Have noticed in Edinburgh that they been putting fibre pod looking things on existing telephone poles and on flats that already have a mess of wires on the outside. But nothing yet connected to them on the consumer side. Unfortunately, many of these areas are already covered by VM so seems like a stunt to inflate the numbers without actually doing the fibre all the way to the home. Additionally, a city like Edinburgh has 600k people, are they going to cover the whole place? Why can’t they specify areas?

    1. CarlT says:

      They don’t connect the properties until people actually order?

    2. ProxyServer says:

      Edinburgh is a big place and they are doing it exchange by exchange. They wont put up any wires or run any wires to the customers until they order a service, customers might not want to take it up anyway.

  15. Marty says:

    When the Wirral is mentioned does this include the whole of the The wirral or just Wallasey for FTTP? as I’ve seen on roadworks.org & openreach pdf Mark provided Birkenhead is mentioned (FTTP) but nothing on Rock ferry (LVROC) exchange. Except for the G.fast rollout it’s a tad confusing considering the new housing estate in Rock ferry are all on FTTP.

    1. Ben says:

      My understanding is it’s just those properties that are connected to the Wallasey exchange but that may be incorrect.

  16. BuckleZ says:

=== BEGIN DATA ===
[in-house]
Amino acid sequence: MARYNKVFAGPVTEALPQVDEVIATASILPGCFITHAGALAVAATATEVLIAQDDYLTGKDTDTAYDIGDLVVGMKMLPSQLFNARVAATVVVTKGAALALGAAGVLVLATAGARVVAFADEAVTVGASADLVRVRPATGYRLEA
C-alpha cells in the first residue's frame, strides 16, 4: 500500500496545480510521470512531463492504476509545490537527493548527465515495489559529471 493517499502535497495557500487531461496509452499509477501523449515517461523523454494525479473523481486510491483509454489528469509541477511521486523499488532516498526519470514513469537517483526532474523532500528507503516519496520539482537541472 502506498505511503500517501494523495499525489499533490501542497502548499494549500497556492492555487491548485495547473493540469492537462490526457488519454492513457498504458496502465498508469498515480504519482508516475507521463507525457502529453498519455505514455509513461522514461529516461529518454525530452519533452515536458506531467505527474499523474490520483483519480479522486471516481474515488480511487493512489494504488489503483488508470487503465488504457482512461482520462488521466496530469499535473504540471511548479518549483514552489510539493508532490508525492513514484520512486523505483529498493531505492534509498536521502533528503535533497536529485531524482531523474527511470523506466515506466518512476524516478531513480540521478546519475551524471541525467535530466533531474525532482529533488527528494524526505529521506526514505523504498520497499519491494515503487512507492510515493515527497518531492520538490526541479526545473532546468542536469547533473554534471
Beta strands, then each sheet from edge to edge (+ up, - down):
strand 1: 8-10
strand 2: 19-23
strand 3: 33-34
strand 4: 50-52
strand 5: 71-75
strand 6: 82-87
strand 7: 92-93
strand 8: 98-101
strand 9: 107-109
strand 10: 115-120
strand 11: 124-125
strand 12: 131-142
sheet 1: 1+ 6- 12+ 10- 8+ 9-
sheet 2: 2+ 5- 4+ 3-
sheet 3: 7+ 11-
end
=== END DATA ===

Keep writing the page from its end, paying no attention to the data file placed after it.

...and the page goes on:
Can any1 shed any light on these? showing up on poles around my area.


  17. Sean Maguire says:

    So STILL no fibre for large parts of Carlisle and no plans to connect us in 2019. Made all the more ridiculous by the fact I live less than 100 yards from Cumberland Infirmary on one of the busiest roads surrounded by dozens of large businesses who DO have fibre access. I’ve known people who’ve had to move to gain fibre access. So many services and online products I can’t use due to restricted broadband speed. It’s a joke.

  18. James says:

    Hi, in regards to the Fibre First site:


    If you do a search for your town/city & your local area comes up in purple (build in progress), does it mean all the premises inside that vicinity is going to get FTTP made available to them? I am a bit away from my local exchange but am within the very bottom corner section of a purple area on the map. Only got upgraded to FTTC a few years back courtesy of BDUK (OR did all the surrounding streets years before but left us on ADSL), so just wondering whether we’re going to get lucky this time or if it’s a case of wait & see again.